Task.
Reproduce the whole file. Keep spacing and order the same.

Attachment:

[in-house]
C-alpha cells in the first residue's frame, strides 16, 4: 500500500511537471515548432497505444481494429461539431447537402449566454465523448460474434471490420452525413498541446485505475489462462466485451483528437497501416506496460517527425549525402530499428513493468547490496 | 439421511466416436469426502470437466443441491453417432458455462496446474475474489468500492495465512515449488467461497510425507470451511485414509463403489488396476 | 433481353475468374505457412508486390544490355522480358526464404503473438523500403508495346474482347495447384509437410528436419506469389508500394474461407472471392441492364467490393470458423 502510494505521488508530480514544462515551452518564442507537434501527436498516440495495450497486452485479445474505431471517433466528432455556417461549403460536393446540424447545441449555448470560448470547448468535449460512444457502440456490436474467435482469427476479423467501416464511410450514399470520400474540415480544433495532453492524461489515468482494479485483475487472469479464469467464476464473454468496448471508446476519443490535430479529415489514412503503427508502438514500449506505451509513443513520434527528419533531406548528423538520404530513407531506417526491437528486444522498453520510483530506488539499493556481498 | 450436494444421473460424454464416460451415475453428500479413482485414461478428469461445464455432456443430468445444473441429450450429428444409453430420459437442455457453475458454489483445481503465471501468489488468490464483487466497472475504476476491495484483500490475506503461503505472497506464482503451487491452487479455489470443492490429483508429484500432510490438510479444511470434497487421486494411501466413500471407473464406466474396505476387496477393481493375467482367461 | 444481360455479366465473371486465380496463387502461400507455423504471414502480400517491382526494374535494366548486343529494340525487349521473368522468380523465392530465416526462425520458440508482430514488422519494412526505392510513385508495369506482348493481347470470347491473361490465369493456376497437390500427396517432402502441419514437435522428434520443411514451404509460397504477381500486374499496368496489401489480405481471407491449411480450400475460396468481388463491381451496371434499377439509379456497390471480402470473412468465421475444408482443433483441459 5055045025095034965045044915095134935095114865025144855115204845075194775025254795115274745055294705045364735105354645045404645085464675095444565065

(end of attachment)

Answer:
[in-house]
C-alpha cells in the first residue's frame, strides 16, 4: 500500500511537471515548432497505444481494429461539431447537402449566454465523448460474434471490420452525413498541446485505475489462462466485451483528437497501416506496460517527425549525402530499428513493468547490496 | 439421511466416436469426502470437466443441491453417432458455462496446474475474489468500492495465512515449488467461497510425507470451511485414509463403489488396476 | 433481353475468374505457412508486390544490355522480358526464404503473438523500403508495346474482347495447384509437410528436419506469389508500394474461407472471392441492364467490393470458423 502510494505521488508530480514544462515551452518564442507537434501527436498516440495495450497486452485479445474505431471517433466528432455556417461549403460536393446540424447545441449555448470560448470547448468535449460512444457502440456490436474467435482469427476479423467501416464511410450514399470520400474540415480544433495532453492524461489515468482494479485483475487472469479464469467464476464473454468496448471508446476519443490535430479529415489514412503503427508502438514500449506505451509513443513520434527528419533531406548528423538520404530513407531506417526491437528486444522498453520510483530506488539499493556481498 | 450436494444421473460424454464416460451415475453428500479413482485414461478428469461445464455432456443430468445444473441429450450429428444409453430420459437442455457453475458454489483445481503465471501468489488468490464483487466497472475504476476491495484483500490475506503461503505472497506464482503451487491452487479455489470443492490429483508429484500432510490438510479444511470434497487421486494411501466413500471407473464406466474396505476387496477393481493375467482367461 | 444481360455479366465473371486465380496463387502461400507455423504471414502480400517491382526494374535494366548486343529494340525487349521473368522468380523465392530465416526462425520458440508482430514488422519494412526505392510513385508495369506482348493481347470470347491473361490465369493456376497437390500427396517432402502441419514437435522428434520443411514451404509460397504477381500486374499496368496489401489480405481471407491449411480450400475460396468481388463491381451496371434499377439509379456497390471480402470473412468465421475444408482443433483441459 5055045025095034965045044915095134935095114865025144855115204845075194775025254795115274745055294705045364735105354645045404645085464675095444565065